First, we need to fully understand why a missing ceiling tile is a problem. According to section in the 2000 edition of the Life Safety Code, in smoke compartments that are fully protected with automatic sprinklers, a corridor wall is permitted to be non-rated and extend from the floor to the ceiling, provided the ceiling resists the passage of smoke. According to NFPA, an acoustical tile and grid suspended ceiling does qualify as resisting the passage of smoke. Unfortunately, the IBC does not have such a liberal definition, and they require a ‘monolithic’ ceiling, which is usually defined as a lath and plaster or gypsum board.

In rooms that are not open to corridors, the ceiling still has to resist the passage of smoke for the benefit of the sprinkler heads and smoke detectors, if present. Heat and smoke will rise to the ceiling, and then travel across the ceiling until detected by the sprinkler or smoke detector (same logic applies to heat detectors). If the ceiling does not ‘resist the passage of smoke’ because there is a missing or breach in the ceiling tile, then the heat and smoke will travel above the suspended ceiling and activation of the sprinklers and smoke detectors will be delayed, or may not happen at all.

But the problem is basic education. We all know that hospitals will eventually leak water, and ceiling tiles are always the casualty of water leaks. Leaky roofs, busted pipes and over-flow toilets will happen to old and new buildings, and the water will eventually drip onto a ceiling tile. A typical scenario will have a maintenance individual remove the wet tile and discard it, and take the appropriate action to resolve the leak. All too often, a replacment ceiling tile is not inserted due to various reasons such as forgetfulness or a need to dry-out the space above the ceiling.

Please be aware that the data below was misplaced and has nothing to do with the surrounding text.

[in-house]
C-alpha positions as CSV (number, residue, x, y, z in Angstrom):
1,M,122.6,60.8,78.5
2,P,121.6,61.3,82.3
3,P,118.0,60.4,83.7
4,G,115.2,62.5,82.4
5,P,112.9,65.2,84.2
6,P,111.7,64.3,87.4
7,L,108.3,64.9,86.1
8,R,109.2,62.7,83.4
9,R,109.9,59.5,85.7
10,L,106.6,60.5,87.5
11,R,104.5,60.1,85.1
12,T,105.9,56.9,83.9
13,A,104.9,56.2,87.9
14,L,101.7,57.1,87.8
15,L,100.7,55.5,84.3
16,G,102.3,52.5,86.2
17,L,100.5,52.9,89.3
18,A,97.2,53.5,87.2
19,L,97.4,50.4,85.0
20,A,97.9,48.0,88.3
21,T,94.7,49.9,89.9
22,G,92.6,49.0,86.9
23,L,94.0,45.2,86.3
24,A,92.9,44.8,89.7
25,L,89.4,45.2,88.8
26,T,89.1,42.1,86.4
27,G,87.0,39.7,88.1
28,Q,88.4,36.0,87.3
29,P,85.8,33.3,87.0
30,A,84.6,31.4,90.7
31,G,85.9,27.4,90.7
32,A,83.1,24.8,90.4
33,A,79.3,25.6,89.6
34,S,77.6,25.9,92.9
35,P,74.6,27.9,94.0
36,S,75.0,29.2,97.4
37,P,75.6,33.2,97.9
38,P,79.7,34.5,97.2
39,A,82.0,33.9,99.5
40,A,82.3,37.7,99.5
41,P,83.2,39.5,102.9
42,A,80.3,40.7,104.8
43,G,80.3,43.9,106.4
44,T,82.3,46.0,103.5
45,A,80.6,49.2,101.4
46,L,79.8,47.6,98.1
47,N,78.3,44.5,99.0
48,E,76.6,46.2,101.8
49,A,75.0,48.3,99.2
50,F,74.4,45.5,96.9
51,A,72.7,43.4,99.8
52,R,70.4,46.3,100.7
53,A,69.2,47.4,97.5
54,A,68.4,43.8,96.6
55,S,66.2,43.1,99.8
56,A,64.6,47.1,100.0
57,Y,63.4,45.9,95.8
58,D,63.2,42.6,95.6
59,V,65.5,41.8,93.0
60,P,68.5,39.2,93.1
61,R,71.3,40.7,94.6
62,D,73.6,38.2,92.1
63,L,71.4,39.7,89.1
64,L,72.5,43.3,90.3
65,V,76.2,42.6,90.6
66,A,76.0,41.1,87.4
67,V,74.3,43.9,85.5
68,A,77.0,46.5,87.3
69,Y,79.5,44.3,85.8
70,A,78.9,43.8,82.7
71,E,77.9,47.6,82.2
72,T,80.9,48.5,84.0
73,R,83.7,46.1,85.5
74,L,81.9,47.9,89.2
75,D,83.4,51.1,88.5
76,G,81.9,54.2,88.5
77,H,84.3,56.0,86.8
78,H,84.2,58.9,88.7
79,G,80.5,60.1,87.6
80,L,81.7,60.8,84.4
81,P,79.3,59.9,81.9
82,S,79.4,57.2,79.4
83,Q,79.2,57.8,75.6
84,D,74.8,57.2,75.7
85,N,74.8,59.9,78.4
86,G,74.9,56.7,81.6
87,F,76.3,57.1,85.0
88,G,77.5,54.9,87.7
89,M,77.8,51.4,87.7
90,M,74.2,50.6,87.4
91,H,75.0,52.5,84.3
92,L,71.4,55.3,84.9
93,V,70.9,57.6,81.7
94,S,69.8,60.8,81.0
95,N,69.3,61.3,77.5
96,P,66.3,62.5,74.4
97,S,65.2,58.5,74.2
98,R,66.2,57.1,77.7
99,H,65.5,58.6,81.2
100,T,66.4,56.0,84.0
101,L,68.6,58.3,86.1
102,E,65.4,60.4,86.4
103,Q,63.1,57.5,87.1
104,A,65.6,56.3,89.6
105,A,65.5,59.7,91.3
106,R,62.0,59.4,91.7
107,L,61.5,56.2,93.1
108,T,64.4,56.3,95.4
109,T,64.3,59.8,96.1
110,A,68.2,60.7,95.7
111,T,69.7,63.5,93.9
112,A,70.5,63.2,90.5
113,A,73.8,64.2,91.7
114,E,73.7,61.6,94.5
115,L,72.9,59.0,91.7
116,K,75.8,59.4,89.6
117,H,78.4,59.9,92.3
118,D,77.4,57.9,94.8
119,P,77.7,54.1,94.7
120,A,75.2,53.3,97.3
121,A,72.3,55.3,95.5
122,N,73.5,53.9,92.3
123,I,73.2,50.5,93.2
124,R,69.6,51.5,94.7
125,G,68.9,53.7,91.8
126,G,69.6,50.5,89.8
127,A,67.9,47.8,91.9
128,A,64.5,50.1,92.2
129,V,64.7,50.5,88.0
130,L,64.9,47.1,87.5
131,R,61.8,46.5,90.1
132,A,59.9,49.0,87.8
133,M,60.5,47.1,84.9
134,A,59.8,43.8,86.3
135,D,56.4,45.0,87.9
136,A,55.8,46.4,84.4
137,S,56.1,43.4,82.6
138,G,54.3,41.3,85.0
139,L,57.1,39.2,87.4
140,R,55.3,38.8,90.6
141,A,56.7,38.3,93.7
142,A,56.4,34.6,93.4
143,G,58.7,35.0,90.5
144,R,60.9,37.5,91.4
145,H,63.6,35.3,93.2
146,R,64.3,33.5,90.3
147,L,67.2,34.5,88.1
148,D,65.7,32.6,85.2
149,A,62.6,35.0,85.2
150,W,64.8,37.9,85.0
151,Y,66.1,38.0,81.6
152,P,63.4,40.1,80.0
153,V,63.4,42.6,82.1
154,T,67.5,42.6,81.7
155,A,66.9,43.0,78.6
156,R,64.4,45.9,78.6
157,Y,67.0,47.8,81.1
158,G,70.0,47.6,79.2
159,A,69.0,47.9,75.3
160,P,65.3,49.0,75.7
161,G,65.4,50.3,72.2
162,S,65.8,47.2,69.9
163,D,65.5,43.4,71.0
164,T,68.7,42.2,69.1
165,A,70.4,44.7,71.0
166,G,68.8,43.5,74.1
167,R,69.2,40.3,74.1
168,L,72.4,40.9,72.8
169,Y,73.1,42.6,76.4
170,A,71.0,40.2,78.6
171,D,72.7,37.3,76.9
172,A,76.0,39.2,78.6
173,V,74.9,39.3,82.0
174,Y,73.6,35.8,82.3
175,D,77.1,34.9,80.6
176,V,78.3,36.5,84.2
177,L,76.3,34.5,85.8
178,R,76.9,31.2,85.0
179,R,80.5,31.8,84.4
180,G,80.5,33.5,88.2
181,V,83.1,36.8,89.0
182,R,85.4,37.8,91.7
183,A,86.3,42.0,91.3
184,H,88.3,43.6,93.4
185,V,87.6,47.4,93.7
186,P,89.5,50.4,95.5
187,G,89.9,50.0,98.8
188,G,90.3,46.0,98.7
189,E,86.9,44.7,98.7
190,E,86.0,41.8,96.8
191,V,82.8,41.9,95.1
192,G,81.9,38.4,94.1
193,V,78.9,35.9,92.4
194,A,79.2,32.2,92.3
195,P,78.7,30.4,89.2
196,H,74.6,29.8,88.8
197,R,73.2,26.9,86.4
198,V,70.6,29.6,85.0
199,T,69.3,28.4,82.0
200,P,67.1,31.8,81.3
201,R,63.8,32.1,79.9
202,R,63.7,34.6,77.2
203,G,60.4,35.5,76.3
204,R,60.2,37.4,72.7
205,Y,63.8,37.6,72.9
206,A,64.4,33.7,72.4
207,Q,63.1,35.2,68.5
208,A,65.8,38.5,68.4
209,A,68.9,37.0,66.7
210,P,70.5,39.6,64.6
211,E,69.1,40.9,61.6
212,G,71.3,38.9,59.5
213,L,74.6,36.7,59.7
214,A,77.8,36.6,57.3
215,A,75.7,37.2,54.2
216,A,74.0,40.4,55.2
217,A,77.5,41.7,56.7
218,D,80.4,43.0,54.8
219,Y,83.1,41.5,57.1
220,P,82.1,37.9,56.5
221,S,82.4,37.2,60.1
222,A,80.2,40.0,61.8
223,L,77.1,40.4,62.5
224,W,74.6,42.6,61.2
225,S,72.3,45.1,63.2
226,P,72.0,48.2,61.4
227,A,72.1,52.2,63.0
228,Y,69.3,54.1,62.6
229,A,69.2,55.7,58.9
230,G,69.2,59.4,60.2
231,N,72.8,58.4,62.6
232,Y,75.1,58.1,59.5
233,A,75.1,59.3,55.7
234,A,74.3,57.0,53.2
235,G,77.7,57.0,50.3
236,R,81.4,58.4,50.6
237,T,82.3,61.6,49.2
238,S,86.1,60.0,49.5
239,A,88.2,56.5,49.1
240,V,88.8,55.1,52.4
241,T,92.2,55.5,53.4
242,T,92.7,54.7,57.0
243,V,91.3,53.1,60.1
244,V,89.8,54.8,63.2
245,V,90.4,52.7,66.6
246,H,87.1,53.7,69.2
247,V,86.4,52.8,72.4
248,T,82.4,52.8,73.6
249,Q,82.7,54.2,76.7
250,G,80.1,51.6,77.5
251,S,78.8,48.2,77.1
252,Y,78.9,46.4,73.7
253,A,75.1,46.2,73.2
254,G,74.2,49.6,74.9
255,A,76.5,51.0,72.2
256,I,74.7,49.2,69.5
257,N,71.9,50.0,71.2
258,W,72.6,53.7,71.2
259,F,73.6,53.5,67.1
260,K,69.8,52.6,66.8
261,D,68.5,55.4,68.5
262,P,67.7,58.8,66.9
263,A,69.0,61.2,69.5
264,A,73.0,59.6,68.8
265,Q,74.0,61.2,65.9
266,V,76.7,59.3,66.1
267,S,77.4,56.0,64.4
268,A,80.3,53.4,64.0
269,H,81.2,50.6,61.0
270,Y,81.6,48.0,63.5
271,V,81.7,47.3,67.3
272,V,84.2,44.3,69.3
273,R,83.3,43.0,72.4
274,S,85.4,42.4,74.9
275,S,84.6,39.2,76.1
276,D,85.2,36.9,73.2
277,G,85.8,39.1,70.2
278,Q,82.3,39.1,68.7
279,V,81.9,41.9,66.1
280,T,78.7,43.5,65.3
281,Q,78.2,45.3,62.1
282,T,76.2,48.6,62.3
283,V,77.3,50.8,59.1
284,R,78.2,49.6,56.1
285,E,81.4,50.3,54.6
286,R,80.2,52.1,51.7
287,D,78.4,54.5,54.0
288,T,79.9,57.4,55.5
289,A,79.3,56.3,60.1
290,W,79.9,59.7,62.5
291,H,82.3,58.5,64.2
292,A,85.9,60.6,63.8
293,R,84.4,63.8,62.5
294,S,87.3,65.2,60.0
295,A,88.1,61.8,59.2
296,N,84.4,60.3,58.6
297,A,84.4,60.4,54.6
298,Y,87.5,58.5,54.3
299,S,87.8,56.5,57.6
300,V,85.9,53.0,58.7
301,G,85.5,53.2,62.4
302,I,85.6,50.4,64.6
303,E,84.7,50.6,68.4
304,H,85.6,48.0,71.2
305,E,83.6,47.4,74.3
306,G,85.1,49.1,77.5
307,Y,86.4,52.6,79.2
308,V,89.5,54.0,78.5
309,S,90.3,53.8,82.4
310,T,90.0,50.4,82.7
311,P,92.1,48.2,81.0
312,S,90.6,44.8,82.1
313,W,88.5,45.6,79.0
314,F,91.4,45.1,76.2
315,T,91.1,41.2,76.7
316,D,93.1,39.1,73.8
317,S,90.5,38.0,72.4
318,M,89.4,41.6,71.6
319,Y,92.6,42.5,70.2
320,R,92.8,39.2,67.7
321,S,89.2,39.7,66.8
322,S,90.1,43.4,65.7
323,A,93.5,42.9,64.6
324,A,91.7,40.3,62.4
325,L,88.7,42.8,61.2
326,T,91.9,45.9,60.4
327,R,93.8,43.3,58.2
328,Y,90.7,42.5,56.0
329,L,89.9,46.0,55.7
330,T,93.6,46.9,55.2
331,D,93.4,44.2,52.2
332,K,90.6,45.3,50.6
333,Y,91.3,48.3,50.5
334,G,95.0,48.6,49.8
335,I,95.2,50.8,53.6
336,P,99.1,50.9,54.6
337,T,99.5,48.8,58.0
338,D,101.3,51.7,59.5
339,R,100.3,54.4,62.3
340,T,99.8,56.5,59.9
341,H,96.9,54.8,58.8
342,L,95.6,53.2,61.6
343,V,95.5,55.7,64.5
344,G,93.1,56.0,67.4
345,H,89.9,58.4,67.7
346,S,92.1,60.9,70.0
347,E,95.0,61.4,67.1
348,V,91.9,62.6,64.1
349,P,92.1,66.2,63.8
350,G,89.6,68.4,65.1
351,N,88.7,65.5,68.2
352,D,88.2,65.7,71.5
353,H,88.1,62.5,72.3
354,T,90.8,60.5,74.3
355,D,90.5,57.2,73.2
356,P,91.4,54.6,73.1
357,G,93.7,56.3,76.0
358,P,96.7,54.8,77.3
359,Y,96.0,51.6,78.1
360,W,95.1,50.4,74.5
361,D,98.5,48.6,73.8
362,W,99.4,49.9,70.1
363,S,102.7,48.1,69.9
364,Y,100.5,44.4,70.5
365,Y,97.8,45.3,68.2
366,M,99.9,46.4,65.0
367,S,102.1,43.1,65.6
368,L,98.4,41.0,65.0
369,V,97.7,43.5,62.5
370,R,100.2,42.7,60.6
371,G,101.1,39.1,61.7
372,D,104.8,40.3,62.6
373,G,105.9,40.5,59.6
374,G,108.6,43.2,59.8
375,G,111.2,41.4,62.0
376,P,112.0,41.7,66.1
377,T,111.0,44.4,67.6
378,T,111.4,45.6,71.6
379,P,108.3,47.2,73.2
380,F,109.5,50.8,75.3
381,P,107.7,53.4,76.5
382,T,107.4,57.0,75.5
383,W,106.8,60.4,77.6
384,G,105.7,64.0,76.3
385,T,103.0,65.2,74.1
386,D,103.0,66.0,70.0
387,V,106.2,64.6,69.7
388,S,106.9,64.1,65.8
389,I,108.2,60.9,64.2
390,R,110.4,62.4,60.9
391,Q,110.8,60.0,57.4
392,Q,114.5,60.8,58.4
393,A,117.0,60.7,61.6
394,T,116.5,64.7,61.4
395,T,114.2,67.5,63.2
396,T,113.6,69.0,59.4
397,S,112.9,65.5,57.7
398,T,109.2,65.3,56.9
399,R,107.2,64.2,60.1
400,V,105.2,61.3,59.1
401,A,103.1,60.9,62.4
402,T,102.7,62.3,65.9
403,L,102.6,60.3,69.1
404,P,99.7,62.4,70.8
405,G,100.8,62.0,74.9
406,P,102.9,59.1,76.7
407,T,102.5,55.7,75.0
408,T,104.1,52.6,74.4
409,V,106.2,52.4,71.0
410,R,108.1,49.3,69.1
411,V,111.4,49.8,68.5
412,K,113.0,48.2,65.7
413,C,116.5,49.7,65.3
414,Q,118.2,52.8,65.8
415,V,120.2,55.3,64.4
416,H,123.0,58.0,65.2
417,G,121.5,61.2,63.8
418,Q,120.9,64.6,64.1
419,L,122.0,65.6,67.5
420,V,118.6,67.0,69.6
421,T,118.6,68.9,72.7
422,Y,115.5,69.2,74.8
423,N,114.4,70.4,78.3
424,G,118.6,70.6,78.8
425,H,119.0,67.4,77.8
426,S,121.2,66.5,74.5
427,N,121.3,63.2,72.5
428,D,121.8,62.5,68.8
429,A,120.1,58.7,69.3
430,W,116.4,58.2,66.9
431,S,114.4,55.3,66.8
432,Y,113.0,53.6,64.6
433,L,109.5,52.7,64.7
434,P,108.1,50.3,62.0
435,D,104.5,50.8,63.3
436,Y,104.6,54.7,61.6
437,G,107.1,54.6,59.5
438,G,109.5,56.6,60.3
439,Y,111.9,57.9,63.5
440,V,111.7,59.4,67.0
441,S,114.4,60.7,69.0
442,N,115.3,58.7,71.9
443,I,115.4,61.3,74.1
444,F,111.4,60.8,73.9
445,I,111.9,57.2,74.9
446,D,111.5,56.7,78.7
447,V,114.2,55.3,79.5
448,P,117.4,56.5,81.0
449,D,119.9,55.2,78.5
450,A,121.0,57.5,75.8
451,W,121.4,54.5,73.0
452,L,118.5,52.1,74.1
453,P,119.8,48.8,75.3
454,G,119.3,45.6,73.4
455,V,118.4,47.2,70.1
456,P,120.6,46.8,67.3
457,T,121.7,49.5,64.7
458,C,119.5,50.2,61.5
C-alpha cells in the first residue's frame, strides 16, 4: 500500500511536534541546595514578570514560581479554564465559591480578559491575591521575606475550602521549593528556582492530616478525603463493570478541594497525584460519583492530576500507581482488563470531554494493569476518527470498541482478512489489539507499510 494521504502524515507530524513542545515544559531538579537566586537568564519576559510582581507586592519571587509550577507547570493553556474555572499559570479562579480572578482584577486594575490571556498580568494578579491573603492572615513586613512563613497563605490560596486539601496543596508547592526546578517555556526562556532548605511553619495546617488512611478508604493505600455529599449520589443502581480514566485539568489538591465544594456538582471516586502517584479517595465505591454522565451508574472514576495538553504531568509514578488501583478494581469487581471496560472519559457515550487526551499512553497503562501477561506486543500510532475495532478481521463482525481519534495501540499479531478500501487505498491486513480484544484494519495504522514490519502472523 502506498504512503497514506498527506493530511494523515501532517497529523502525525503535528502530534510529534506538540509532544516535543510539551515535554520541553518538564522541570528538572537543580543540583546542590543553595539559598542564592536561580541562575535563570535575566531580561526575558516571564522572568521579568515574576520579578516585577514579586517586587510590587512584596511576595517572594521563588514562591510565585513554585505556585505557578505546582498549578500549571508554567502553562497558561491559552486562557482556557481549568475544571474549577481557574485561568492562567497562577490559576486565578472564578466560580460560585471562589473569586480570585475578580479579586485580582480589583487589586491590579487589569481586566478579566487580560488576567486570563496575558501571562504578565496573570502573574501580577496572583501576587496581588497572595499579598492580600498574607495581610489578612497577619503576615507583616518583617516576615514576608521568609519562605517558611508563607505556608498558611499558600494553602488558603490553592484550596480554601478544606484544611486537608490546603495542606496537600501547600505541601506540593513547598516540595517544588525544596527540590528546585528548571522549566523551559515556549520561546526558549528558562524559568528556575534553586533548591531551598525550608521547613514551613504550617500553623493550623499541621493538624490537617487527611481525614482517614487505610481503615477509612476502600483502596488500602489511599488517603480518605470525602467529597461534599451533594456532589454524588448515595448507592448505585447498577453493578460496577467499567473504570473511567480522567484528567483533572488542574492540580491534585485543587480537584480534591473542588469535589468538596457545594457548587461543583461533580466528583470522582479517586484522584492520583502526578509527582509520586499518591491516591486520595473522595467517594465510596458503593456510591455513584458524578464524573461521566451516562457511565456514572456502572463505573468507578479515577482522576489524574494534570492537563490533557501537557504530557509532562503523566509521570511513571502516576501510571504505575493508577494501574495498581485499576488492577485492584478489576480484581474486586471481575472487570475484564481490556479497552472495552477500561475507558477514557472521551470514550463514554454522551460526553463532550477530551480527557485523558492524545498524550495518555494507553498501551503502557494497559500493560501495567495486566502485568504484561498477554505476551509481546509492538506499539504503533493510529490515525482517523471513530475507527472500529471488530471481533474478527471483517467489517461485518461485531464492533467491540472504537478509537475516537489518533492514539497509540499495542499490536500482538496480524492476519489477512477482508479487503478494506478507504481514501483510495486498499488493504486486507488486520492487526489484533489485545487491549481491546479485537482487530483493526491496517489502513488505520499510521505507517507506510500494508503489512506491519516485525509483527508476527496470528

But the ceiling serves an important function of life safety, and according to section, alternative life safety measures must be implemented during repairs of required fire protection features. Like it or not, the ceiling tile is part of the fire protection feature, and when tiles are missing, alternative life safety measures need to be implemented. (Some AHJs call them Interim Life Safety Measures.)

The simple thing to do is just replace the missing ceiling tile with another, even if it isn’t the correct one, in order to continue the important fire protection feature of a ceiling that resists the passage of smoke. This requires education of the individuals performing the ruotine hazardous surveillance rounds, and teaching them to check for misisng, broken or partially raised ceiling tiles. And don’t forget the maintenance individuals, so they fully understand the importance of the ceiling tiles. It wouldn’t hurt to educate the contractors who work in your facility, as well. They can unknowingly do as much, if not more, damage than anyone else and they aren’t usually supervised all the time.